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My father is 69 and has advanced Parkinson's and I believe Lewy Body Dementia. He has a lot of trouble with his phone, and believes people are going in and changing the numbers. He will look at his recent call list and try to call someone, but hit the wrong button and it will call someone else. No matter how much I try to show him what is actually happening, he does not believe me and believes that my explanation makes no sense. He has a password on his phone, but we had to simplify it because he always forgets. He has aides who help him during the day, and he thinks they are getting into his phone. He will call me throughout the day and then insist he did not call me and someone is doing something. I have gotten him a easy to use phone, but he cannot figure it out and deletes numbers all the time.



Every time I try to give him a rational explanation, he yells at me and tells me I'm wrong. I have also tried to redirect him, but he gets insistent. I will show him the phone and that no numbers are changed, and he then says I delete the evidence or someone else did. Is there anything I can do?

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Oh, for advice? Don't bother trying to explain to him. Or show him the proof that you're right and he's wrong. Obviously not going to help him (or you!). Just give him some vague response to his outrageous claims and change the subject. If he calls you by mistake just say ok, I'll talk to you later then. If the calls get really excessive you can always turn off your volume is you're busy and check the phone when it suits you and call back when you want to.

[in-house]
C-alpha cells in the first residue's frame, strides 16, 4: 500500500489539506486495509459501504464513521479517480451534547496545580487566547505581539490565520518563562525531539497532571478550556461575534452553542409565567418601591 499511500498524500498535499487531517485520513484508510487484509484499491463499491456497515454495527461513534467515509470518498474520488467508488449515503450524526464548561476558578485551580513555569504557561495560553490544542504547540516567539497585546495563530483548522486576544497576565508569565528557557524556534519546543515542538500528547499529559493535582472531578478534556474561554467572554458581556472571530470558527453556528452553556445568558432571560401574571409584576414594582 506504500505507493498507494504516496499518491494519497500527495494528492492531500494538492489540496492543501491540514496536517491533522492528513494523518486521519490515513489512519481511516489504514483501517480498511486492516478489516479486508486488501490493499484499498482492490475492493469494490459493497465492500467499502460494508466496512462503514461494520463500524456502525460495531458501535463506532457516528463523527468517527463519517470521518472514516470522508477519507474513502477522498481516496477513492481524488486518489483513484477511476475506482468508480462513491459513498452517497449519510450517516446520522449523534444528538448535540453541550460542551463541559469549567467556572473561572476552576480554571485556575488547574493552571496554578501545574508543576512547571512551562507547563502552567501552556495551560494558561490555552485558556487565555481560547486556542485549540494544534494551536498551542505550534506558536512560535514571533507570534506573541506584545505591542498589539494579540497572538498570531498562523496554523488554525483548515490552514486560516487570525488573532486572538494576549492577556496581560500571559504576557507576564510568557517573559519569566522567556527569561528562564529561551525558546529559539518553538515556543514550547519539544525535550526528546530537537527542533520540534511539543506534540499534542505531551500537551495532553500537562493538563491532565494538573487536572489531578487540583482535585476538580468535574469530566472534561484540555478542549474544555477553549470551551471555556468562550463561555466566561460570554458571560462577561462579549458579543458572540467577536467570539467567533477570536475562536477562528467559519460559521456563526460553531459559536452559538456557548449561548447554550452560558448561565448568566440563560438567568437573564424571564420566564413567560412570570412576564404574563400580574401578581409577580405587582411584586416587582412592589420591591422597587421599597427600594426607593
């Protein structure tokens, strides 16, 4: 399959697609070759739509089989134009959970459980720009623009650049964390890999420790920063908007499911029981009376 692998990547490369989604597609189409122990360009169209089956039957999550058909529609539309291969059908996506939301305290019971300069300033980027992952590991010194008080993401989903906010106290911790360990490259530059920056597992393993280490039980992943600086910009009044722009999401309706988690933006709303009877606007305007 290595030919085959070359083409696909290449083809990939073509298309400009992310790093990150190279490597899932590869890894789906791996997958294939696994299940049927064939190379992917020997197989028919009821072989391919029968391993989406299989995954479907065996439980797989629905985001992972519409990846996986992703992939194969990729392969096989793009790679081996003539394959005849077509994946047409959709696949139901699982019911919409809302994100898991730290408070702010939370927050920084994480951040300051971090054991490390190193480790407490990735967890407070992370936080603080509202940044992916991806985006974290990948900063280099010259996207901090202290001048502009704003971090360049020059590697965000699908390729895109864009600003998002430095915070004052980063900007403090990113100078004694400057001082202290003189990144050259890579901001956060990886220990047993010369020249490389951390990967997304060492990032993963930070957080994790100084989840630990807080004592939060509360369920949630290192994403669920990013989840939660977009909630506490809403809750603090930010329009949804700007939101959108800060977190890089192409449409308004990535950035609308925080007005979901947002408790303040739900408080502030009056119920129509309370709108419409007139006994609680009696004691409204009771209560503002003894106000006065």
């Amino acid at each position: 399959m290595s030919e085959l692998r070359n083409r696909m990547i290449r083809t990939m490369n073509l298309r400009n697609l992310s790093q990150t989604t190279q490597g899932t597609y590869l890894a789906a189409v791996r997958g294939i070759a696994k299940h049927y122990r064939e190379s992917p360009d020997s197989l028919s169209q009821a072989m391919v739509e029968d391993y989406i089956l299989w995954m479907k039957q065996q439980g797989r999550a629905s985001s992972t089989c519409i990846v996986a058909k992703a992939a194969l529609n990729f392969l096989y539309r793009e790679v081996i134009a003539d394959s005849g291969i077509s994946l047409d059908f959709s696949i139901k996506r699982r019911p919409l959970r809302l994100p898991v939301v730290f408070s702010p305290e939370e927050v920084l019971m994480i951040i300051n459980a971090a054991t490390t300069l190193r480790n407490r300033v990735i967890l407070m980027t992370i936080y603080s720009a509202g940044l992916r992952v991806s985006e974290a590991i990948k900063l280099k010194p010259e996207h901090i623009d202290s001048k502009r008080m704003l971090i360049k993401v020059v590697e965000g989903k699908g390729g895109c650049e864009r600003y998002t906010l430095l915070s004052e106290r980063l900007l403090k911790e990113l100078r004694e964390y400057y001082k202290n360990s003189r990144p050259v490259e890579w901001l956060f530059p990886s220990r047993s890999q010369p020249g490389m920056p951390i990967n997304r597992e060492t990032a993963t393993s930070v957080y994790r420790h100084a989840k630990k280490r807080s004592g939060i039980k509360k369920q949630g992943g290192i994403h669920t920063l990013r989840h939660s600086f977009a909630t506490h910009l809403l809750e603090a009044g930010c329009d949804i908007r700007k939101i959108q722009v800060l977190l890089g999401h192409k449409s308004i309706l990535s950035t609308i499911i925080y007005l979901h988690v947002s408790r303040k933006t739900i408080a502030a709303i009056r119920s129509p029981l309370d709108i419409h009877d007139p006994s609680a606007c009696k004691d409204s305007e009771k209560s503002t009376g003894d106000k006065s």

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Yes, dementia and cell phones is a real trip! My mom says she couldn't call me because she doesn't have my number. I said it was in her phone. It is?? Yup, you've called me from it hundreds of times over the years but now she can only use is sometimes. Now our landline is also an issue since our state just started requiring dialing the area code for every call which is a new issue. And her TV is broken (nope), her remote won't work(nope), etc etc. It's so tiring.
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My mother with advanced dementia had a TON of trouble with her landline, similar to what you mention here. Dementia causes the least little thing to get blown up into a huge drama-fest, no matter what it is, especially when electronics are involved. There's no good answer here, I'm afraid, short of taking dad's phone away entirely, which CAUSES a whole new set of problems.

Dementia is a lose-lose situation for all concerned. That's the bottom line and the truth of the matter. No easy answers exist, and everyone winds up frustrated with everything that transpires. I reached the point with my mother & her phone that I wanted to rip the **** thing out of the wall and toss it out the window, that's how bad things got!

Wishing you the best of luck.
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lealonnie1 Aug 29, 2022
I reached the point with my mother & her phone that I wanted to rip the D*** thing out of the wall & toss it out the window, that's how bad things got! We're all adults here, are we not?
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Why did you password his phone? That to me is one feature he did not need.

I agree landline. Find one that allows you to list names in it where you program #1 button is for you and so on. Then all he need to do is push the button next to your name to call you. Just found this where u use pictures.

https://www.sereneinnovations.com/high-definition-amplified-speakerphone-with-photo-memory.html?gclid=CjwKCAjwx7GYBhB7EiwA0d8oe2vxpqcmVLDJEnuczedJkWVk0NvQ0gP6LzDExCz-U-43FfSpQyRZsBoCZLwQAvD_BwE